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Guidebook For A Fan Who Has Been Damaged As Collateral In #MeToo

#MeToo is a movement that helps us call out harassers in solidarity. Instead of being a one-off siren against a powerful oppressor, the movement has empowered victims enough to minimalize, and perhaps even destroy the potential backlash. The term was coined by activist Tarana Burke in 1997. A great chunk of this movement saw the work of Cosby survivors. In recent times, the movement gained momentum in 2017, with accusations against Harvey Weinstein, and in 2018, has thankfully trickled into the Indian subcontinent.

In any movement that is moving fast, with a large goal at hand, like this one, there is bound to be collateral damage. These are people or things who get hurt in the process of outing a sexual predator, an apologist, a harasser, et al. While we always take the friends, family, and work associates into account, we forget a very large component: fans.

The day before Rajat Kapoor was called out on his predatory behavior, I was sitting in a large hall full of women, collectively groaning over Kapoor’s naked back in ‘The Midnight’s Children’. We were enamored of the personality that the projector was bleeding onto the screen. The very next day, we all felt violated, disgusted, and angry for allowing our emotions to ever be swayed by a crook.

When this movement sent our heroes tumbling like dominoes, one after the other, it tormented me to watch so many ardent fans be thoroughly betrayed. In their apologies too, you can tell that, like any sane entity, they are sorry most for disappointing the people they love. The first thing this movement forced me to accept is that our heroes don’t really care about us.

Suggested read: Will India Waste The #Metoo Moment That Has Finally Arrived?

Having been a fan who has been a part of this collective collateral damage, I can vouch for the fact that this darkness is far from easy. It has taken me so many hours of quiet reflection, and self-teaching, to come to terms with the fact that my heroes are not what they had seemed to be. This guidebook serially enlists the processes I think are very important in coming to terms with the reality of an idol. I cannot promise that they heal all wounds perfectly, but it does achieve some part of it.

  1. Accept that nobody is invincible

A couple of days into the Indian MeToo wave, somebody joked about how we would soon find Amitabh Bachchan’s name in the news. Another stranger promptly refuted that claim saying, “Hatt, Amitabh Bachchan aisa kar hi nahi sakte!” (Pfft, Amitabh Bachchan isn’t capable of committing such a crime).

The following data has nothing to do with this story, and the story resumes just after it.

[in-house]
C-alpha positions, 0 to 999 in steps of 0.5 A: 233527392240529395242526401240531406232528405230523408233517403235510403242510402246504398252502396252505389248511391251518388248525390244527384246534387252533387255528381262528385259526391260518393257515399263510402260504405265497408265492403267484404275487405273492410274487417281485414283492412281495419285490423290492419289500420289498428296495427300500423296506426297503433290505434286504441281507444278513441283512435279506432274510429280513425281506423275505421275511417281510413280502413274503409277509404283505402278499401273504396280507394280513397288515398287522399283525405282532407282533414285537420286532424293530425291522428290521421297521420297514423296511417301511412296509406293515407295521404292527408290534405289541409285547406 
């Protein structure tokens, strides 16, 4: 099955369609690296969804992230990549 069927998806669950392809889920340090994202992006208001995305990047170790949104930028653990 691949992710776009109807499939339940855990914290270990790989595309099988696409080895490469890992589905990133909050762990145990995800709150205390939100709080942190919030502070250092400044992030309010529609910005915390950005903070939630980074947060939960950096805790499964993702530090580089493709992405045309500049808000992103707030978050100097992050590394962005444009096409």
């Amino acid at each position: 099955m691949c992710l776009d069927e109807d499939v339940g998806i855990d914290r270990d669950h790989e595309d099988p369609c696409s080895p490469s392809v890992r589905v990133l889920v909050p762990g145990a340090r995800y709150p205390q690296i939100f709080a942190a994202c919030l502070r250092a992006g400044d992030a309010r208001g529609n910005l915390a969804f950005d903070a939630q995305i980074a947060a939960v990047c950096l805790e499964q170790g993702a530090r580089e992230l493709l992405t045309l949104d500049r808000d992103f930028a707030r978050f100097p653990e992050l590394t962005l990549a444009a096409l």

Firstly, we have to accept that we are fans who have no semblance of an idea about who our heroes are off screen. We can believe in Unicorns all we want, but that does not make them real. Irrespective of our love and devotion, we need to admit that whatever we know about them, is mostly what they have wanted us to know.

Secondly, in the off chance that you have been in touch with them off screen, people are not always what they seem. I mean, I am sure Ted Bundy must have been nice to at least a couple of women in his lifetime. That did not stop him from being a homicidal freak.

As disheartening as this knowledge might be, this movement has taught me that you really do not know a person, and that is the only truth.

  1. Don’t hate on the victim

Victim shaming is the primary reason why it has taken so long for these mind-numbing accounts to come to light. If we had created a safer environment for people to come forward with their stories, then perhaps we would have saved some of them from every happening. So, when I see victims being judged for “speaking up so late”, “not being loud enough with their discomfort”, or “doing it for the publicity”, I feel sick.

No survivor owes you their story. It takes a lot of strength, and a lot of loss, to be able to come forward and unmask a high-ranking male. Even today, the society would much rather sacrifice the sanity of hundreds of its women, than put one eminent male on the stand of justice.

Our first reaction to somebody throwing mud on the ones whom we love, is to retaliate and shield. But that approach needs to be checked, today. While it is impossible to discredit that several elements in a strong movement are rather vulnerable to publicity gimmicks, they are more of the exception than the norm.

Before you devalue somebody’s emotional testimony on any degree of personal assault, remember that it could have been you. And then, give them the benefit of doubt.